One of the key benefits of a microservice architecture is the ability to dynamically respond to changes in load by spinning up new instances as required. However, when deploying JVM-based services, the warmup time of JIT compilation can be a limitation on the effectiveness of this technique.
One approach to solving this problem is using native images, where the service is statically compiled using an ahead-of-time (AOT) compiler. Although this does reduce startup time and footprint, it does so at the cost of overall performance.
A new project has been proposed and accepted into OpenJDK called CRaC (Coordinated Restore at Checkpoint). The goal is to research the co-ordination of Java programs with mechanisms to checkpoint (snapshot) a running application. Restoring from the snapshot could solve some of the problems with the startup and warmup times, especially in microservices.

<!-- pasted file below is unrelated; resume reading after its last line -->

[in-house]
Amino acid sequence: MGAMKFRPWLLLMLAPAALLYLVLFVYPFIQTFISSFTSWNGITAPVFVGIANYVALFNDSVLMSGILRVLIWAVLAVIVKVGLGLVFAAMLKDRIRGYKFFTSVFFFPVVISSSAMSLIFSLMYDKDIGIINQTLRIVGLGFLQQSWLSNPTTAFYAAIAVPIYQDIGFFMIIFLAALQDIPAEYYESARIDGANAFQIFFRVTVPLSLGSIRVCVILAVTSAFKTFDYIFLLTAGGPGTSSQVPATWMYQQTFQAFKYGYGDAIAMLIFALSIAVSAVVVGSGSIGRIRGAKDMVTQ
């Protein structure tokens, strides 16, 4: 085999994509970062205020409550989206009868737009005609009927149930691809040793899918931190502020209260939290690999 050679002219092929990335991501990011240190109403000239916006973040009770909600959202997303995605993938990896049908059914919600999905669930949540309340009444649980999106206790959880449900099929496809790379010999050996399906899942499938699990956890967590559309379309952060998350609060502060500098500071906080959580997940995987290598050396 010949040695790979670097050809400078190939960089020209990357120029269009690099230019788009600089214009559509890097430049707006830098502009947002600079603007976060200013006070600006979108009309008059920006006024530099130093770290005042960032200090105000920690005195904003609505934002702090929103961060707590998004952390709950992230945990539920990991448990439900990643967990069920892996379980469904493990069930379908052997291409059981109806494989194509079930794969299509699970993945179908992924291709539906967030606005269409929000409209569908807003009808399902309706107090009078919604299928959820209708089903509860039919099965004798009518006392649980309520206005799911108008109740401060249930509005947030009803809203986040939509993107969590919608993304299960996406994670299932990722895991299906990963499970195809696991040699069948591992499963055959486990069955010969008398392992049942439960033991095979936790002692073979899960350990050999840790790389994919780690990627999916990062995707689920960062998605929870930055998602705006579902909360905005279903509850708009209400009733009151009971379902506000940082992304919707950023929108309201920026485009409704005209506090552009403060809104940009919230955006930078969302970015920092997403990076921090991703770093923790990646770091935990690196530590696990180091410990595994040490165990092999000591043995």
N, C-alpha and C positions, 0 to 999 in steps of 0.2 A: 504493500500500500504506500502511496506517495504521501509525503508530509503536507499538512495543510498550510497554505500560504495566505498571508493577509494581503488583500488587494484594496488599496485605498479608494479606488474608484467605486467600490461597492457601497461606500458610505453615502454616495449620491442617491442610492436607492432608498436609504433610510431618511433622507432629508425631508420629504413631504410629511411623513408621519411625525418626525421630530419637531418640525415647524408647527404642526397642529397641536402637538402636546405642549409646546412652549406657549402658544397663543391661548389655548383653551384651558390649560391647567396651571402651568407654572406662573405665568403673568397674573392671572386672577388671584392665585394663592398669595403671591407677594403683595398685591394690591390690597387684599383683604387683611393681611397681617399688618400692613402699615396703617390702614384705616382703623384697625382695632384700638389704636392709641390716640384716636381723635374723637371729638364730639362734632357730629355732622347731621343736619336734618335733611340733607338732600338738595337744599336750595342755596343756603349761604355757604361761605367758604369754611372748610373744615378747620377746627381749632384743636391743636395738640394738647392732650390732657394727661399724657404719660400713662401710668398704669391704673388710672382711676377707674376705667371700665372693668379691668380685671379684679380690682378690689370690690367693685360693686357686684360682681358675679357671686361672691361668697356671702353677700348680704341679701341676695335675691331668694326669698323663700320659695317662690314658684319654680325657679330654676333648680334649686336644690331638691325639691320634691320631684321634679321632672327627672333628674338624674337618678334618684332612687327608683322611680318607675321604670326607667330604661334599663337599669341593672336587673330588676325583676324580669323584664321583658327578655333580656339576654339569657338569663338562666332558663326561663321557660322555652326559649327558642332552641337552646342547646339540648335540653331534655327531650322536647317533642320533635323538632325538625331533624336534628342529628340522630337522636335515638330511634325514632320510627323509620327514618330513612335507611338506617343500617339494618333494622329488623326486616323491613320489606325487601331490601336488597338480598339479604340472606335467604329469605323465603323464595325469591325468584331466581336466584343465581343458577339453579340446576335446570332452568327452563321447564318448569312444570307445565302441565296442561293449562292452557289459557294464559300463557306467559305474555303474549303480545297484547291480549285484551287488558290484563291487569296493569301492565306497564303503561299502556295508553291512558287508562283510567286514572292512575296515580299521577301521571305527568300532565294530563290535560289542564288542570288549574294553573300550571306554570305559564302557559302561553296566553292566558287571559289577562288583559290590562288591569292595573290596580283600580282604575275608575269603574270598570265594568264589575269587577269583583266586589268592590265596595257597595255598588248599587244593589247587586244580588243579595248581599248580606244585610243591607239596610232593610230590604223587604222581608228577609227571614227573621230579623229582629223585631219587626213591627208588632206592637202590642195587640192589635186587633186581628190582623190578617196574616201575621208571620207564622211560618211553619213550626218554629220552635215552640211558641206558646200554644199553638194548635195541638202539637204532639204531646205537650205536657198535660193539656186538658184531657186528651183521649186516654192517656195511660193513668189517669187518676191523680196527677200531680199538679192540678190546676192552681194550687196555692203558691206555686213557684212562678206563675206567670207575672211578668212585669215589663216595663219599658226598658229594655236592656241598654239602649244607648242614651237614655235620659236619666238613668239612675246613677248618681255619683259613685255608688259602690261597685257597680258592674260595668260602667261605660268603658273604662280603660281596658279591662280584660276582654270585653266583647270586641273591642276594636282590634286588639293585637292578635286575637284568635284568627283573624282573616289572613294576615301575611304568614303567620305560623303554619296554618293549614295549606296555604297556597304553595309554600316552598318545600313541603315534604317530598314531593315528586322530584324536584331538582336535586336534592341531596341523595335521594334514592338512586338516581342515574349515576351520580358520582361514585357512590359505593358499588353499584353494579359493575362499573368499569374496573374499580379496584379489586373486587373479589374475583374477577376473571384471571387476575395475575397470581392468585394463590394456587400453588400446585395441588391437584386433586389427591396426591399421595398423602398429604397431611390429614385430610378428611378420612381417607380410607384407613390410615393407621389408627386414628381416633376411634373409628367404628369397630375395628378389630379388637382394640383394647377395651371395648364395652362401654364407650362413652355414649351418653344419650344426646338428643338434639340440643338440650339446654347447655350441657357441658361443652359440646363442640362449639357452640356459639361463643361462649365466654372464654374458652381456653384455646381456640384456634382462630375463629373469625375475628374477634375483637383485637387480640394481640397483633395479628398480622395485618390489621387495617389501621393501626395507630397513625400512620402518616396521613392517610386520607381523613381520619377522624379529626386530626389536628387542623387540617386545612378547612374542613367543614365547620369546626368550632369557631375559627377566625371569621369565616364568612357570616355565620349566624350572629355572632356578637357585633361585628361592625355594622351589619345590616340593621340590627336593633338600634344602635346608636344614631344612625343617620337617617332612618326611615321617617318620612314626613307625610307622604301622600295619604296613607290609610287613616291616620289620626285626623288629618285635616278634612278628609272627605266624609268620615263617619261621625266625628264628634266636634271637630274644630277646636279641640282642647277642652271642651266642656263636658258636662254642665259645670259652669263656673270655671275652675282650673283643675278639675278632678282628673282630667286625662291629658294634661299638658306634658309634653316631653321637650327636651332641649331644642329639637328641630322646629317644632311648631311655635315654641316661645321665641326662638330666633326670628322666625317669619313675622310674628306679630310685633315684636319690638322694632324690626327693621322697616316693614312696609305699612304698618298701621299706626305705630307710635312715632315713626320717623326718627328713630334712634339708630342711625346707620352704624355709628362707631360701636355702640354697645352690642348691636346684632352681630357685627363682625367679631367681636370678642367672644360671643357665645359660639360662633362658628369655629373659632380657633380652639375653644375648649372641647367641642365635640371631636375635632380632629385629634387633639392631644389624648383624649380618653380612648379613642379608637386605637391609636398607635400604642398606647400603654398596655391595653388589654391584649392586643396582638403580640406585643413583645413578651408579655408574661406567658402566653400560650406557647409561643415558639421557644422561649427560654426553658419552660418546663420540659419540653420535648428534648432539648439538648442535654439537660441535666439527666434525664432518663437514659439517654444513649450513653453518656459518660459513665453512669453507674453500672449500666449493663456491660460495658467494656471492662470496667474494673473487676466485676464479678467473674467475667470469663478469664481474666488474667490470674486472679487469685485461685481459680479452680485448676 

In this session, we’ll look at the main challenges for such a project, potential solutions and the results from a proof-of-concept implementation.
I joined Sun Microsystems in February 1996, and have followed Java throughout its lifetime at Sun then Oracle and now Azul Systems.